yes, above all ,the quantity of people who run now. At that time, there were some people dressed as “pamplonicas” but not near as many as nowadays. Many people wore their street clothes, some to a greater or lesser extent, trying to be a bit sporty and of course, most of them ran in alpargatas (peasant footwear). In that way, with a lot less people, the bulls could see the fencing at the corner and take it like a formula1 car would do it, gauging their pace in the appropriate way. Most of the bulls adapted themselves to the house no. 2 in this street, the one which is in front of our building. .

This anti-sliding treatment which is now put on the pavement, has it affected the images?
Yes, indeed it has. The bulls no longer slip up as much as they used to, although they do still crash into the hoarding and fencing. Nevertheless, it has been effective.

¿Which is your favorite image from The Running of the Bulls?
The photographers who, like me, don’t have a fixed media outlet to sell their photos to, are looking for that utopic spectacular photo, an image that is more beautiful and more different than any other. We are searching for this utopic photo every day. Even though I have 50 years of experience, I continue to think that I still have not found it. The reality is that we take photos at the moment we have to take them and, in my case, I am sitting on a chair, looking at the Bulls approaching in front of me and I am sitting calm and still like Don Tancredo.

Does the hoarding withstand the impact of the bulls?
Up to now it has always protected me perfectly well. And even when they give you a hard bang, and even sometimes several bulls together, the smell of the bull is very strong, I just get down on one knee on the ground and my shoulder does not touch the wooden boarding. In my photos you can see how the bulls are coming on me. They are going to graze me where I have the camera and even my hand and I have to pull back so as not to be dragged by the bull. In the end it sees the rim of the frame of the little window.

Whose idea was it to paint the hoarding?
During the agitated period of the transition, there was a lot of graffiti on this wooden hoarding which was spoiling it a lot. It occurred to me that maybe reproducing the niche of the saint could make it nice and the people might respect it more. I asked Patxi Marcilla to Paint it and this is the result. I asked him to paint the bandanas of all the Peña clubs, with their coat-of-arms and the motifs of the Giants and their Entourage..

How did the idea come to you to make the cat-flap?
In 1991, as a result of having to do a documentary about the Running of the Bulls, the cat-flap was made to allow filming from there. The Meca people approved that action and since then I have used to take my photos from here. .

Do you think that black and white photos make for better ones in the Running of the Bulls?
the abstraction of color gives a greater sense of permanence in time to the image…another one of our utopias. When you think you have taken a photo which will be timeless, you realize that the hairstyle, the outfits, etc. all change a lot and so makes the image very easy to place. ..

Have any of your photos become permanent?
perhaps one photo, which, in its day, won several prizes, including the prestigious Negtor in 1972. This is a photo of Paquirri, with cape all bloodied looking straight in front of him and with the head and horns of the bull enveloping him. The archetype of the matador has not changed much and that image will last.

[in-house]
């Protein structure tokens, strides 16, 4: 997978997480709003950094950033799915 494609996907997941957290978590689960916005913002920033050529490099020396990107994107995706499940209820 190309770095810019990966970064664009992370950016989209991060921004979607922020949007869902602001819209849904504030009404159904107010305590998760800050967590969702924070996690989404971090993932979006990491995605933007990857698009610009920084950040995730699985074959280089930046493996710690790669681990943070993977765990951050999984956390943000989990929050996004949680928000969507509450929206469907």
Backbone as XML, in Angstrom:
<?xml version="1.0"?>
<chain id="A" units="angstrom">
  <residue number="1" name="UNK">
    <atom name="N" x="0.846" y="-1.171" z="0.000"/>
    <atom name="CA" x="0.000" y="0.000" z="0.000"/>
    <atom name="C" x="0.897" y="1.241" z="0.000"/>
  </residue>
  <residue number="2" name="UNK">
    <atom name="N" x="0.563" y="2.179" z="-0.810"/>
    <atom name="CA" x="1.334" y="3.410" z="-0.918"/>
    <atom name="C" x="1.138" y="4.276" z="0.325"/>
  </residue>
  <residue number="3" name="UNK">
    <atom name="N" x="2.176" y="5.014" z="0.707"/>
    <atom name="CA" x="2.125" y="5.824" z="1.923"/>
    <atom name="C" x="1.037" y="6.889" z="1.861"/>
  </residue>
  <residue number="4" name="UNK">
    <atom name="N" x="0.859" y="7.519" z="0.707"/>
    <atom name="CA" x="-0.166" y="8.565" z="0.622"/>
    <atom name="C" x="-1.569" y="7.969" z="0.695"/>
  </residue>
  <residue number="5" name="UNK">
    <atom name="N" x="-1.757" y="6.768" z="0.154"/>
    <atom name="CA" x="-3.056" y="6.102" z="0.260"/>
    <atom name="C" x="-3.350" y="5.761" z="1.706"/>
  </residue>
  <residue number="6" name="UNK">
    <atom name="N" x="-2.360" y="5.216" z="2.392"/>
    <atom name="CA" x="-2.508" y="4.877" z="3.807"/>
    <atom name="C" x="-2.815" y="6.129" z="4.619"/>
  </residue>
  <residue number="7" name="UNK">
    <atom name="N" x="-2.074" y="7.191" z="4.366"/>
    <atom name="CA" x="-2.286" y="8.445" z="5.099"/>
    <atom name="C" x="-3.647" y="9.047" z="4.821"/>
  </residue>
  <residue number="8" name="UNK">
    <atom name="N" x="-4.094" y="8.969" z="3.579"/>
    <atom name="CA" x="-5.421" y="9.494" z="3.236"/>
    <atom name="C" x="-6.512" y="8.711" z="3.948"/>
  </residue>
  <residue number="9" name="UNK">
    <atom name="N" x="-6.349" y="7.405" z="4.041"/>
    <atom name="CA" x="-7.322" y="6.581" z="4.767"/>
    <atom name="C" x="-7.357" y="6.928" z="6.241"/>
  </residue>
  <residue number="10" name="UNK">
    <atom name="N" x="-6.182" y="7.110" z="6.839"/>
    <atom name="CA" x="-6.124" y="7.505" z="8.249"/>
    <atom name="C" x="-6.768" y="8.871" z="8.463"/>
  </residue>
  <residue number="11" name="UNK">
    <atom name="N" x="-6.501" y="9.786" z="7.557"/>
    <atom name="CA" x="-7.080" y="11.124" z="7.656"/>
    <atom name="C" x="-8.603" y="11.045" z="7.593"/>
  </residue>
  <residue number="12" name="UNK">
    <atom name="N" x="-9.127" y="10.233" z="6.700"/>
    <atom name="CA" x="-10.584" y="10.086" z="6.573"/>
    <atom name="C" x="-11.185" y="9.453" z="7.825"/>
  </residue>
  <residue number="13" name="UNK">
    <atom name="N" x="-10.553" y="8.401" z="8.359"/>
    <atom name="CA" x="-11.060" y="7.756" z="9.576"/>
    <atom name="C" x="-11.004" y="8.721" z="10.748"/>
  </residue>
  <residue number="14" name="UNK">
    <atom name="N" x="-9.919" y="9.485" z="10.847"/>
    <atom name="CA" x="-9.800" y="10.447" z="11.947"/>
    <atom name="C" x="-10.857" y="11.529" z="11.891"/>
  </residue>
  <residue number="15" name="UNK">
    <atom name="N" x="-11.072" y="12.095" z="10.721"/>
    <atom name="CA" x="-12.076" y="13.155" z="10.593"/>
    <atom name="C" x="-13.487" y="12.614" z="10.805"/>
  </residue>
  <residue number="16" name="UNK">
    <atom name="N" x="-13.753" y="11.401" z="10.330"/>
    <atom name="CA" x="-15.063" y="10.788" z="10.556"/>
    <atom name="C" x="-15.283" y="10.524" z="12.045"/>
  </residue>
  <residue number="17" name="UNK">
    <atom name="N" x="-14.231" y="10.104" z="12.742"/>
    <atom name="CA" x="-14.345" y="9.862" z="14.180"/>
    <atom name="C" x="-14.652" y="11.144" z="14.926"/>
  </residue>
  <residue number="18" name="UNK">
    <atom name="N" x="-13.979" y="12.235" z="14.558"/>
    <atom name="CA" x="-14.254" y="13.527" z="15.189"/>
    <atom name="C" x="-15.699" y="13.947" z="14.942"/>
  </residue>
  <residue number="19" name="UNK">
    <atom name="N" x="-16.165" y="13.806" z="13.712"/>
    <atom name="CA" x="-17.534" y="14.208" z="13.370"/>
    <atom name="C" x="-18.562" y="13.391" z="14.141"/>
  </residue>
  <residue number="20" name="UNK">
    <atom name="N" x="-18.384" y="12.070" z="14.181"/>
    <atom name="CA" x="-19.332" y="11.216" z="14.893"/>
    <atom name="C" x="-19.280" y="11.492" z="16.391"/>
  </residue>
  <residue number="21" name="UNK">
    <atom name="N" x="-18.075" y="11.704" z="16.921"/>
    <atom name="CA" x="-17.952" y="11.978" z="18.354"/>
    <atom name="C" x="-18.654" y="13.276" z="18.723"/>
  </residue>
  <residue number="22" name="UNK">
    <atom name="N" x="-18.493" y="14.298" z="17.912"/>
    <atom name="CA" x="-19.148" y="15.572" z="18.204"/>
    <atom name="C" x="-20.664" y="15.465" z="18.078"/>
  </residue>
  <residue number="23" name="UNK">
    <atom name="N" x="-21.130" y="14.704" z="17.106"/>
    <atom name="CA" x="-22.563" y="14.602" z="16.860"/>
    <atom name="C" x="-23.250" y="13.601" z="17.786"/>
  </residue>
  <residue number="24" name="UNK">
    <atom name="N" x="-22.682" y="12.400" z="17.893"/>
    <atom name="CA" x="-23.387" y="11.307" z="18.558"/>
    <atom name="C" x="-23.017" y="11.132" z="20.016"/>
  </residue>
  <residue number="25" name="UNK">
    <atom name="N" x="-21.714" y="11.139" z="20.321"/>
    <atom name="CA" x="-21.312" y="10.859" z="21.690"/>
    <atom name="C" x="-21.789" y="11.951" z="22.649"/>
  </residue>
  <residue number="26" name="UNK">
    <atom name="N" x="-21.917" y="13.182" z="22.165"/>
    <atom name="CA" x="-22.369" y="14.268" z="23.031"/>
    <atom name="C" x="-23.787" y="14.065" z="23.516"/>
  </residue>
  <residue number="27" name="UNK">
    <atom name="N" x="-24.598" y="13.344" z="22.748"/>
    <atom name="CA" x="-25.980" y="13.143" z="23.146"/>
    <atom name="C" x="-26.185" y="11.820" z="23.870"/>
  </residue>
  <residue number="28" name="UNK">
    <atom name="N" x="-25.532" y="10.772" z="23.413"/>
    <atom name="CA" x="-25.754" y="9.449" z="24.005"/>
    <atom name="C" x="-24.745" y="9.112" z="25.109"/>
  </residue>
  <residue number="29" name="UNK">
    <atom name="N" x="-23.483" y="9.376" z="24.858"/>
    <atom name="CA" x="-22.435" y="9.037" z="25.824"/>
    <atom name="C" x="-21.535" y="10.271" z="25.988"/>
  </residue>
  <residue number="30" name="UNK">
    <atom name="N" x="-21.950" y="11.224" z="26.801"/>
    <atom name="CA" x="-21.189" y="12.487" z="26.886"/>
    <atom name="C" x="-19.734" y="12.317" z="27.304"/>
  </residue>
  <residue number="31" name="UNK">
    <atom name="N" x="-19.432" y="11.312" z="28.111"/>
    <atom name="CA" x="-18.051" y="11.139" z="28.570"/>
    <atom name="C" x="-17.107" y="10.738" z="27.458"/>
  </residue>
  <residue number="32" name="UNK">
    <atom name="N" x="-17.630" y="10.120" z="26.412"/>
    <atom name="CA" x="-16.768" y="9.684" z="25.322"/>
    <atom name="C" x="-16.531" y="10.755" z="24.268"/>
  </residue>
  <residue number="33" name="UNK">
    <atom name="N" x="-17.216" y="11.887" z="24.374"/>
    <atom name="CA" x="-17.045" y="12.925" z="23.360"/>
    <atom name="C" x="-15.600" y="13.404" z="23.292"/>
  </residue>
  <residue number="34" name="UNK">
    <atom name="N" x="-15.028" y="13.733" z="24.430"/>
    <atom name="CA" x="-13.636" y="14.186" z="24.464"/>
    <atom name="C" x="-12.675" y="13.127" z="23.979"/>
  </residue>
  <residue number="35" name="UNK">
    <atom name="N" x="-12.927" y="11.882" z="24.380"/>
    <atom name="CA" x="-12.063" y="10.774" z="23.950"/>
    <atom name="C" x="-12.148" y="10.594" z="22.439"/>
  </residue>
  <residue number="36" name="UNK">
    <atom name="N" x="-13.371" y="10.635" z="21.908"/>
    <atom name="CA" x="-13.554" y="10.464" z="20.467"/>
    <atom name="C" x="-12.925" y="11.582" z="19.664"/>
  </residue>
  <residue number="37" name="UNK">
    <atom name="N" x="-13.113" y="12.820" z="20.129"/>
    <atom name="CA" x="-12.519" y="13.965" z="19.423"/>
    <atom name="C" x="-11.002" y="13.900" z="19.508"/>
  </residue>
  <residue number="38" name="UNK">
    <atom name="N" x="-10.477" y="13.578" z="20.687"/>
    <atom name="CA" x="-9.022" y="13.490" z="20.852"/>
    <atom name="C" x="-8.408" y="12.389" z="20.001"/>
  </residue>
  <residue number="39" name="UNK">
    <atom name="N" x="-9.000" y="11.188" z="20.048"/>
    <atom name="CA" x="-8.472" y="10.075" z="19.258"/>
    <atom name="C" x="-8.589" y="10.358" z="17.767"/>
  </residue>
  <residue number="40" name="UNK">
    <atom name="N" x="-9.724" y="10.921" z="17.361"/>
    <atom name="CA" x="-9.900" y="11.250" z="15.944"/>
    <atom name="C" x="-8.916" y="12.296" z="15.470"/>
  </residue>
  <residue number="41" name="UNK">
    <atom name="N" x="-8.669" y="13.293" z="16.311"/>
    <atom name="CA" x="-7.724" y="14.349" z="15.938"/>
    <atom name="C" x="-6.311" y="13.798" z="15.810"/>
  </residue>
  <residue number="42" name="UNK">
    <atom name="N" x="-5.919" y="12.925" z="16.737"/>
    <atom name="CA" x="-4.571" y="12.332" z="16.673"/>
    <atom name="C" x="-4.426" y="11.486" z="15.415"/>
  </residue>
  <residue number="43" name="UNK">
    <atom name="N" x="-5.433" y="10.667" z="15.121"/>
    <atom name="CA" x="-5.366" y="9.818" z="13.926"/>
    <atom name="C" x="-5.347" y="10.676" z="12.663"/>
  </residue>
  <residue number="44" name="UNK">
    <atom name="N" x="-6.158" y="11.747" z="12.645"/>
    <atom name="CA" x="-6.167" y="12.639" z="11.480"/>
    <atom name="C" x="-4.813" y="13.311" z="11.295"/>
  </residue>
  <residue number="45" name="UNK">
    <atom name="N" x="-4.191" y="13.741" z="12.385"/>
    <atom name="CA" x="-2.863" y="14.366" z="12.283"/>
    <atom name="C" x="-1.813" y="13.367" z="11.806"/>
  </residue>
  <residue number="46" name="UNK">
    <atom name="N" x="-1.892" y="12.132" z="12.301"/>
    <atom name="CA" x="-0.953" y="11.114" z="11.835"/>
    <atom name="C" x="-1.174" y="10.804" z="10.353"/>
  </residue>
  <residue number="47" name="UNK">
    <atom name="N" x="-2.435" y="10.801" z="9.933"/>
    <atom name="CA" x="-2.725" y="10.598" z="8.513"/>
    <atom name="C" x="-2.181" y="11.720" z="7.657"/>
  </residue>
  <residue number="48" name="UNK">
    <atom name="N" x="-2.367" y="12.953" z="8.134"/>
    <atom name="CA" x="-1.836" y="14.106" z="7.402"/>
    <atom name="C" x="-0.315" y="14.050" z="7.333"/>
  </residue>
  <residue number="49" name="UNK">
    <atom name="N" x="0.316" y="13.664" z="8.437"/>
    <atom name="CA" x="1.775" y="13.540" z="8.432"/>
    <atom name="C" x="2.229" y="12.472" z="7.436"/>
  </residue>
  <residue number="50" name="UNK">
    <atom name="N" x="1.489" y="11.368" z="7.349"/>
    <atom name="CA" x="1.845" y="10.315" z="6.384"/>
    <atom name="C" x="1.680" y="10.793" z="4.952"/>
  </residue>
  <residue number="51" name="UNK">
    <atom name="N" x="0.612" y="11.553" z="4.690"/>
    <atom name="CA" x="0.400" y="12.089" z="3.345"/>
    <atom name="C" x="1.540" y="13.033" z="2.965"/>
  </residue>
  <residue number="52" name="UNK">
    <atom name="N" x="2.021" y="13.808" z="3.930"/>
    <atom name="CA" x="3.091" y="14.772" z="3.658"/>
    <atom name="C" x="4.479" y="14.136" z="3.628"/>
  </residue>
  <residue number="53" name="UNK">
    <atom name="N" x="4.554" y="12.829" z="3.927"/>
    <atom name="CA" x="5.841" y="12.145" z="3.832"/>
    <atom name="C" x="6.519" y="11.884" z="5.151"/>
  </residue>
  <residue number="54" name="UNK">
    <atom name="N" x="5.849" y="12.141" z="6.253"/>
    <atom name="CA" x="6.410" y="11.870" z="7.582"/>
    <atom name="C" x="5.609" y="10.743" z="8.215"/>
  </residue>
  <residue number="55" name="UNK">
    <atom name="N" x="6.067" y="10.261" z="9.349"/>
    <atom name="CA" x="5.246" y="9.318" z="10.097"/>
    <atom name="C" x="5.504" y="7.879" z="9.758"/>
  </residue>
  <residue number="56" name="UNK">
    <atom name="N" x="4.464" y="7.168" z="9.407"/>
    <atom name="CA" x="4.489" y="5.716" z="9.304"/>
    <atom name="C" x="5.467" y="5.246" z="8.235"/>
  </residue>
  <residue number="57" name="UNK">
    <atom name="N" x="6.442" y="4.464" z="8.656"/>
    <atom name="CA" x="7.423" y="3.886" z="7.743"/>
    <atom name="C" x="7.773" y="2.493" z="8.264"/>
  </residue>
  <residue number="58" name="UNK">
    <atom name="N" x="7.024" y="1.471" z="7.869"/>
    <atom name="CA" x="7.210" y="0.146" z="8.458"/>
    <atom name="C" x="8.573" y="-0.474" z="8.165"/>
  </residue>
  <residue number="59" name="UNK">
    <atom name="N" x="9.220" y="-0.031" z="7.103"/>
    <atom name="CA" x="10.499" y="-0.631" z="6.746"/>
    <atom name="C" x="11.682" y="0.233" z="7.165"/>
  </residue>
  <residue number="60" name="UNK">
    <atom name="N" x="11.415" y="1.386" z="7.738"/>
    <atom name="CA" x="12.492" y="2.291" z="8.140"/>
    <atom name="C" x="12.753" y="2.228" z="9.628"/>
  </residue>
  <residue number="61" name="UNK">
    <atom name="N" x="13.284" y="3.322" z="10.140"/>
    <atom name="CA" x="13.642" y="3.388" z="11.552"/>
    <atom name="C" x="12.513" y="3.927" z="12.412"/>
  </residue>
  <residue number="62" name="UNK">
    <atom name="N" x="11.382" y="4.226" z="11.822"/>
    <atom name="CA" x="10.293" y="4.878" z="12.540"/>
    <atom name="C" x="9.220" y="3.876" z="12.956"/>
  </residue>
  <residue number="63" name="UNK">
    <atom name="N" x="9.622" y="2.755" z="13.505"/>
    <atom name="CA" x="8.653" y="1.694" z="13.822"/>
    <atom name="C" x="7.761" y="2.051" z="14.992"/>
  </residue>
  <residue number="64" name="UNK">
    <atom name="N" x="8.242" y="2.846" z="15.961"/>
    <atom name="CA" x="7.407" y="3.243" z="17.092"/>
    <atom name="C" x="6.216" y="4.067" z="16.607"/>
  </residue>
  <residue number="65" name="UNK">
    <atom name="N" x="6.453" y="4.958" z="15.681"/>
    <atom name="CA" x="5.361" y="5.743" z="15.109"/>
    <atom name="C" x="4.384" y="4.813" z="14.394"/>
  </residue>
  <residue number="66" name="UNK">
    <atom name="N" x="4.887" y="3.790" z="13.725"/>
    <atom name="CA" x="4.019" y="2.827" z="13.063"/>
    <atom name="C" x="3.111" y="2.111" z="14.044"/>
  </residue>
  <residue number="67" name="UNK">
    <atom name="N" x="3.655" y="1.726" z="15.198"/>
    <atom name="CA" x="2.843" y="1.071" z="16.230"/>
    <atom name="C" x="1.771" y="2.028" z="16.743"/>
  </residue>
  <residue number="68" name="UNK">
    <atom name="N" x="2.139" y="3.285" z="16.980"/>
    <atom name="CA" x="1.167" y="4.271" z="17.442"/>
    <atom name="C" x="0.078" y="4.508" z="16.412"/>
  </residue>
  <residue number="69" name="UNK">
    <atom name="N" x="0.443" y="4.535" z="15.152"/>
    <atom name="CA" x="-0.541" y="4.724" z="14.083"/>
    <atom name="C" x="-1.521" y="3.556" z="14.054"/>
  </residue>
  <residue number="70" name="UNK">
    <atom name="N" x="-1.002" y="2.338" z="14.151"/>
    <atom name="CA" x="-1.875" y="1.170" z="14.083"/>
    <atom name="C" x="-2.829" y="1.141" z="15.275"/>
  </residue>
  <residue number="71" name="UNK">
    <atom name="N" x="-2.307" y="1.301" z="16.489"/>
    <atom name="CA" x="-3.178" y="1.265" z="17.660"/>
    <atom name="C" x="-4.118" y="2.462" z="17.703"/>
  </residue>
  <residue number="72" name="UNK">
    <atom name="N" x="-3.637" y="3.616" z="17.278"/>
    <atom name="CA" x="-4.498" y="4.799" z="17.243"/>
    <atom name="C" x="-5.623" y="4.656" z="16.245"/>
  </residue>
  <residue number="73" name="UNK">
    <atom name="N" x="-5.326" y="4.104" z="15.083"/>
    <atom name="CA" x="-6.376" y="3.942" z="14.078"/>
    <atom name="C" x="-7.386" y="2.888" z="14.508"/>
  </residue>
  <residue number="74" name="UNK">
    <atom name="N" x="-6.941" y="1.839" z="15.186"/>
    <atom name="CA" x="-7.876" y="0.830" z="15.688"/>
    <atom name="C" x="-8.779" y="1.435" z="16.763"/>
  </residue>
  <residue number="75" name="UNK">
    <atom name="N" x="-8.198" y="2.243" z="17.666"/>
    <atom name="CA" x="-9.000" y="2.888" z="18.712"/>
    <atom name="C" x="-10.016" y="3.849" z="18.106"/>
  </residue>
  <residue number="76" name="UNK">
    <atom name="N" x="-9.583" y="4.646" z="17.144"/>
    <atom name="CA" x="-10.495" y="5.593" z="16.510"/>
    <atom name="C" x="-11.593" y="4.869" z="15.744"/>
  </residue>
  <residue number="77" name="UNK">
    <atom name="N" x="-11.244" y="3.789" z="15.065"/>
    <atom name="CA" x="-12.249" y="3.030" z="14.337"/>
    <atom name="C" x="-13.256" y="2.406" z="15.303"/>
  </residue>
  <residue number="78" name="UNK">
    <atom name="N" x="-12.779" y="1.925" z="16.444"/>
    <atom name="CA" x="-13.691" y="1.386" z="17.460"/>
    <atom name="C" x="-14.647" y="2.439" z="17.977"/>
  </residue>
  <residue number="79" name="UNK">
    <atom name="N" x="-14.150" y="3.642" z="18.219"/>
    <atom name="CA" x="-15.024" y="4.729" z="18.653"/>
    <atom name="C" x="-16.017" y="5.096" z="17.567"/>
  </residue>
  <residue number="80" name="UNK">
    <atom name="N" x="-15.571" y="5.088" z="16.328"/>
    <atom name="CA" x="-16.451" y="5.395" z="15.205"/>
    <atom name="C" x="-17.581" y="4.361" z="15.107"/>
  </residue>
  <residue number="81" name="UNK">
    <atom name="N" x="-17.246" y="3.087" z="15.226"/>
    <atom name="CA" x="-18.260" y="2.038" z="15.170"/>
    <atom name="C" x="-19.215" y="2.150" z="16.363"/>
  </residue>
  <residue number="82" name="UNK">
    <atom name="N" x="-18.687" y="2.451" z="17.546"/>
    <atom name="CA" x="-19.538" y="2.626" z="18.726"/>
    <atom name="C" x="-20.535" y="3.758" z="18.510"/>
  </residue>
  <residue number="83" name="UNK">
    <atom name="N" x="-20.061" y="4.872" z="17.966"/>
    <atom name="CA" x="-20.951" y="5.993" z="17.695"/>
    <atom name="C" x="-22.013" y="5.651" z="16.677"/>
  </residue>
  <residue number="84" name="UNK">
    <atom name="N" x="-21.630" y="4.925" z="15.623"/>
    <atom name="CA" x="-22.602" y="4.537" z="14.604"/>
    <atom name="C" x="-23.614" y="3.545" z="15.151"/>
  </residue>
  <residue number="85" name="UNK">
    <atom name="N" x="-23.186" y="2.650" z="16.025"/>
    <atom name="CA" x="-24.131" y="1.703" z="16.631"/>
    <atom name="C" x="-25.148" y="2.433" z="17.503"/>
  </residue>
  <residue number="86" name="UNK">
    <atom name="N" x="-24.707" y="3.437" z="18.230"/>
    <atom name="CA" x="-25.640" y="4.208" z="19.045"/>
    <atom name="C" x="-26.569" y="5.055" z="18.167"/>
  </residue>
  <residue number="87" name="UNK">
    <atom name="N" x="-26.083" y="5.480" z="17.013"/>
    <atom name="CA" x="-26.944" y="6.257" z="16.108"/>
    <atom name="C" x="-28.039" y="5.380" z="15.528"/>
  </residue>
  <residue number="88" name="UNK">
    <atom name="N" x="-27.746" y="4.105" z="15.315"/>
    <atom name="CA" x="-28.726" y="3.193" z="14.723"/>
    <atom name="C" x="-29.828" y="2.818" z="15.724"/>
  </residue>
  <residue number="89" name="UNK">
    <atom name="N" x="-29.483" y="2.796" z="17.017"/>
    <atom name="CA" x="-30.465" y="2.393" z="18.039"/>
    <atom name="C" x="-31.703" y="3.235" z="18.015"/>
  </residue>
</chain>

Do you look more for the aesthetics or for the moment?
As I am not dependent on getting an image for a concrete media and which has to be given almost immediately, I can think more about the art of photography and I can try to get that timeless photo that will remain valid for ever. I am searching more for the emotion than the morbid curiosity of catching a goring.

¿What advice do you give to young photographers who come to take photos of the Sanfermines?
first of all, let them read up on the history of photography of Sanfermines. They should know about the work of some of the great photographers who have come here, Inge Morath, Cartier Bresson, Ramón Massats, Koldo Txamorro (whose photos have not been fully recognized, which is a great pity), Francisco Hidalgo, who worked for Paris Match, and a classic photographer such as Nicolás Ardanaz. Then, you also should have a photographic ethic, a previous preparation. For me, Photography is a Great Art you should endeavor to achieve a personalized streamlined collection of photos. A life-long work that will never be completed. And, of course, above all, work hard.

Have you never been tempted by the world of filming?
That is a different question…It’s a different language. Photography has more to do with literature and the cinema with the theater. Photography has an enormous power of evocation and each one of us sees which they have inside themselves to see themselves. In cinema, all that is done for you…you can analyze it and comment on it, but the author of a photo can give you the chance to take your own idea from it.

You won’t be coming back to the cat-flap. Will you be taking the hoarding with you?
For the moment, that is my intention. I would prefer to keep it and maybe the triptych could be put in some office or other or perhaps in my daughter’s house…

Don’t you feel sad about saying farewell to this place?
Yes indeed, but I am accepting it by and by because we have been trying to buy the property for years from the Government of Navarra but it has not been possible. It is not clear what the present owners will do with it. I have had the past few years and months to get used to the idea of the change. It is now another new period of time and I shall turn the page too and that’s that.